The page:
Scientists at the University of California, Los Angeles, working with a botanical garden in Yunnan, China, have come up with a new method to quickly predict the drought tolerance of plants. According to a UCLA press release:
It is based on an important trait known as “turgor loss point.” During drought, the leaf cells’ water becomes harder to replace. The turgor loss point is reached when leaf cells become so dehydrated their walls become flaccid. This cell-level loss of turgor — or swollenness — causes the leaf to become limp and wilted, and the plant cannot grow, UCLA professor Lawren Sack said. The new method, based on a technique called “osmometry,” requires only about 10 minutes per leaf, sufficient to make a fast estimate for a given species.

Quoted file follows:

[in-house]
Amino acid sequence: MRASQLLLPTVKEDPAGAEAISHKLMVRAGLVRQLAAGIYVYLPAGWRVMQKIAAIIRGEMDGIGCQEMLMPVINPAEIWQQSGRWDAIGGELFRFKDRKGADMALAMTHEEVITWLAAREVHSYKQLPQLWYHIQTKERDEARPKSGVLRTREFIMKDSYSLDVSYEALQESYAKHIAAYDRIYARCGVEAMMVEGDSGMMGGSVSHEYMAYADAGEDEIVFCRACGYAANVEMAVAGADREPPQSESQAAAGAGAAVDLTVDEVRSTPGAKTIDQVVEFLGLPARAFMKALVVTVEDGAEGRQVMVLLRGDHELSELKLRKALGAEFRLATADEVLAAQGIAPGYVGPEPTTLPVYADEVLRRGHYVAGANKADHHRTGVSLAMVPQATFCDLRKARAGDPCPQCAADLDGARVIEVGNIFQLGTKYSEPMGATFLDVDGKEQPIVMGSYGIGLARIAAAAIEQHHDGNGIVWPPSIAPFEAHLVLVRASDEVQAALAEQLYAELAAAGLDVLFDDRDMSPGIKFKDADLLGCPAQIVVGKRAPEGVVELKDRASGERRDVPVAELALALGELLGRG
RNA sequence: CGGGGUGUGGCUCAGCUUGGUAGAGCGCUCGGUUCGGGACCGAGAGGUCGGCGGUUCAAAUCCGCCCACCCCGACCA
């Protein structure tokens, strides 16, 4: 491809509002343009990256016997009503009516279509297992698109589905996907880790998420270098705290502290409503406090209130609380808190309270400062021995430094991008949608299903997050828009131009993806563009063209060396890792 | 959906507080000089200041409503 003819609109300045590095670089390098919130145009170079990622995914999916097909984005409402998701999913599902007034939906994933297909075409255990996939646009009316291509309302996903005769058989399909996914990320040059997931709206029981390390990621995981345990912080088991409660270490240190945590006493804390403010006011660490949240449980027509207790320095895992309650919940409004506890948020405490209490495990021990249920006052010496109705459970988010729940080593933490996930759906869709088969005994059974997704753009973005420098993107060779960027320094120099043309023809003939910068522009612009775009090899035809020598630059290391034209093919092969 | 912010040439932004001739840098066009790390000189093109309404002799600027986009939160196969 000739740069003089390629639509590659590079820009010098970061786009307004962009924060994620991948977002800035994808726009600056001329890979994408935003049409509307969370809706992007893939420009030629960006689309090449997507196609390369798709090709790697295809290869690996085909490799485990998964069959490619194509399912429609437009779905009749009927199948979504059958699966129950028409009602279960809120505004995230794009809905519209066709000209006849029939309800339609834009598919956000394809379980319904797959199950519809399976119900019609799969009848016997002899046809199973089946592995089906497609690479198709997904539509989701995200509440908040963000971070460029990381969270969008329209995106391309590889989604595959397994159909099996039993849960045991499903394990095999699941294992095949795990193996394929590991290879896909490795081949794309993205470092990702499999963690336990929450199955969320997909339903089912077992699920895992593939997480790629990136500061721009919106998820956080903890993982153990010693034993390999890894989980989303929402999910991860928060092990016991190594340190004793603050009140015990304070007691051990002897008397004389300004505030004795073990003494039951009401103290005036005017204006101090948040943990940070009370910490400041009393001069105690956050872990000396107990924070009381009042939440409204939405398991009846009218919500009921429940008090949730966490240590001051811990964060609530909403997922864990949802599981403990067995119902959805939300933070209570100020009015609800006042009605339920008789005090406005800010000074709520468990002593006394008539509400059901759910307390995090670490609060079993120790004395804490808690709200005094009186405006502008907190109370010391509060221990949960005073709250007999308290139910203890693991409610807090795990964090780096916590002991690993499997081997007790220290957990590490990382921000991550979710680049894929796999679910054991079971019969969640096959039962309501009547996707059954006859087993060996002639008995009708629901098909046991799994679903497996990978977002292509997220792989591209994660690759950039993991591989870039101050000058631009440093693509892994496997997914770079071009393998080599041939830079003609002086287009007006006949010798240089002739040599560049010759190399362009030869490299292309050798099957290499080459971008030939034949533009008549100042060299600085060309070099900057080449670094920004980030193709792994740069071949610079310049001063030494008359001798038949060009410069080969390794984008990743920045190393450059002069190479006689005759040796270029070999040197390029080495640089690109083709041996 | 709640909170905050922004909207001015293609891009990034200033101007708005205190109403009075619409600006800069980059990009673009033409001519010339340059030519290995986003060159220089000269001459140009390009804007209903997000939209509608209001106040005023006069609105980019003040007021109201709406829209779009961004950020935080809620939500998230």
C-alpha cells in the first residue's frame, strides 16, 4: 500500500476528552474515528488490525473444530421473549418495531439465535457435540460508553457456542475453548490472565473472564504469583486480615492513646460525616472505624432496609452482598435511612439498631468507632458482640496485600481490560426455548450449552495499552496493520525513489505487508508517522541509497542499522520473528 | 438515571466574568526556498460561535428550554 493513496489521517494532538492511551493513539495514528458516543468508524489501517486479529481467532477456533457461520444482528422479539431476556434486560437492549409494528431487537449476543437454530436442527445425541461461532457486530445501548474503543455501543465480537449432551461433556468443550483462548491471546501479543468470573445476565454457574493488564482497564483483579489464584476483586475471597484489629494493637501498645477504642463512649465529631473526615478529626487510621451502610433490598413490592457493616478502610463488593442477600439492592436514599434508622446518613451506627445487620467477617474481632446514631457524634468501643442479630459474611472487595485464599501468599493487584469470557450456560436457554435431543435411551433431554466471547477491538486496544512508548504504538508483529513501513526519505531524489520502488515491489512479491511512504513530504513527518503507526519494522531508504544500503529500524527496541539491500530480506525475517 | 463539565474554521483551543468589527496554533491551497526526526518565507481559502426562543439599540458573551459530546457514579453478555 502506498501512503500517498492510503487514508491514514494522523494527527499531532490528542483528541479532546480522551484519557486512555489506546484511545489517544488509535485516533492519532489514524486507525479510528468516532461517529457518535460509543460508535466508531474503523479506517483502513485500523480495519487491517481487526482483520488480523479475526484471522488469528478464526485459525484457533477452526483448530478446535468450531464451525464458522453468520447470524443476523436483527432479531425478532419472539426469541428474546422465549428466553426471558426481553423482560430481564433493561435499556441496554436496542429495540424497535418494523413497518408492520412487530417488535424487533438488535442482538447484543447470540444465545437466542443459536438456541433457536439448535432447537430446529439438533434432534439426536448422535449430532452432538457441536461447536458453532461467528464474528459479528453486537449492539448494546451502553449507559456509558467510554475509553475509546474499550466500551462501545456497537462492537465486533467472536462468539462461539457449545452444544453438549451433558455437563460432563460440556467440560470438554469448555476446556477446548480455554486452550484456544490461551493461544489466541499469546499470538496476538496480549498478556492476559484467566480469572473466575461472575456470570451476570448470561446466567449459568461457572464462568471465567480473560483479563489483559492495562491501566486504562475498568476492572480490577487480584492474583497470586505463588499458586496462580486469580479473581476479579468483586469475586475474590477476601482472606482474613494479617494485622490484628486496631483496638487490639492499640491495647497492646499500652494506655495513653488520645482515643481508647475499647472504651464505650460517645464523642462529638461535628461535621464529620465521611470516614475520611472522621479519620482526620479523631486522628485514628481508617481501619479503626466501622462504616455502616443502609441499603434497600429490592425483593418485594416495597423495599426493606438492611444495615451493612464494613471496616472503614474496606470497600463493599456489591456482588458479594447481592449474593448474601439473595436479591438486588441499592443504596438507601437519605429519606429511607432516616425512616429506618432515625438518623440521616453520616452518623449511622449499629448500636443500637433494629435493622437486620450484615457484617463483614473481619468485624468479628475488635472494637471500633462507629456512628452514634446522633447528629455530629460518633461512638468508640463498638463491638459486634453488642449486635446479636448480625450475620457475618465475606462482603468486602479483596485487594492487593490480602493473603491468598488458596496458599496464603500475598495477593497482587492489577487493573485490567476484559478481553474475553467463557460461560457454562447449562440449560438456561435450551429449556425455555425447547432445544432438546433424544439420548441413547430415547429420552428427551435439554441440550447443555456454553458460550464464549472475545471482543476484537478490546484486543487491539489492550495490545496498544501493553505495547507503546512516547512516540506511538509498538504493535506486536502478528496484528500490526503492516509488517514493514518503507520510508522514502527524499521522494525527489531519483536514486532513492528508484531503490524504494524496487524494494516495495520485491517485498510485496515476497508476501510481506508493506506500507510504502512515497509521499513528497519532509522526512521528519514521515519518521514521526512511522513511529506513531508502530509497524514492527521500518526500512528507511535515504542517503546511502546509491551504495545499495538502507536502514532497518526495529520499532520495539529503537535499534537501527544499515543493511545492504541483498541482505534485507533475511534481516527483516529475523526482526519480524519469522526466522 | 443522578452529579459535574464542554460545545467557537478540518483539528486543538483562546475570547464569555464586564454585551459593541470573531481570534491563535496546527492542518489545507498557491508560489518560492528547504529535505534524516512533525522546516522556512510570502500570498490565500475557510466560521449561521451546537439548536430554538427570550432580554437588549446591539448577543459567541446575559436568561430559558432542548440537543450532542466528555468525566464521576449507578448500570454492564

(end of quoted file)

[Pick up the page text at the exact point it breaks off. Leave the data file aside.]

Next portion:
The scientists found that plants with greater saltiness tend to be more drought-resistant, because they are better at retaining water. “Drought-tolerant plants typically have low turgor loss points and saltier sap,” said lead author Megan Bartlett, a UCLA graduate student in the Department of Ecology and Evolutionary Biology. “Some plant species even load more salt into their cells when they experience a drought to lower their turgor loss point and improve their drought tolerance.”
The study recently was published in Methods in Ecology and Evolution, a scientific journal. The full text can be accessed here, but it requires an institutional membership or paid access.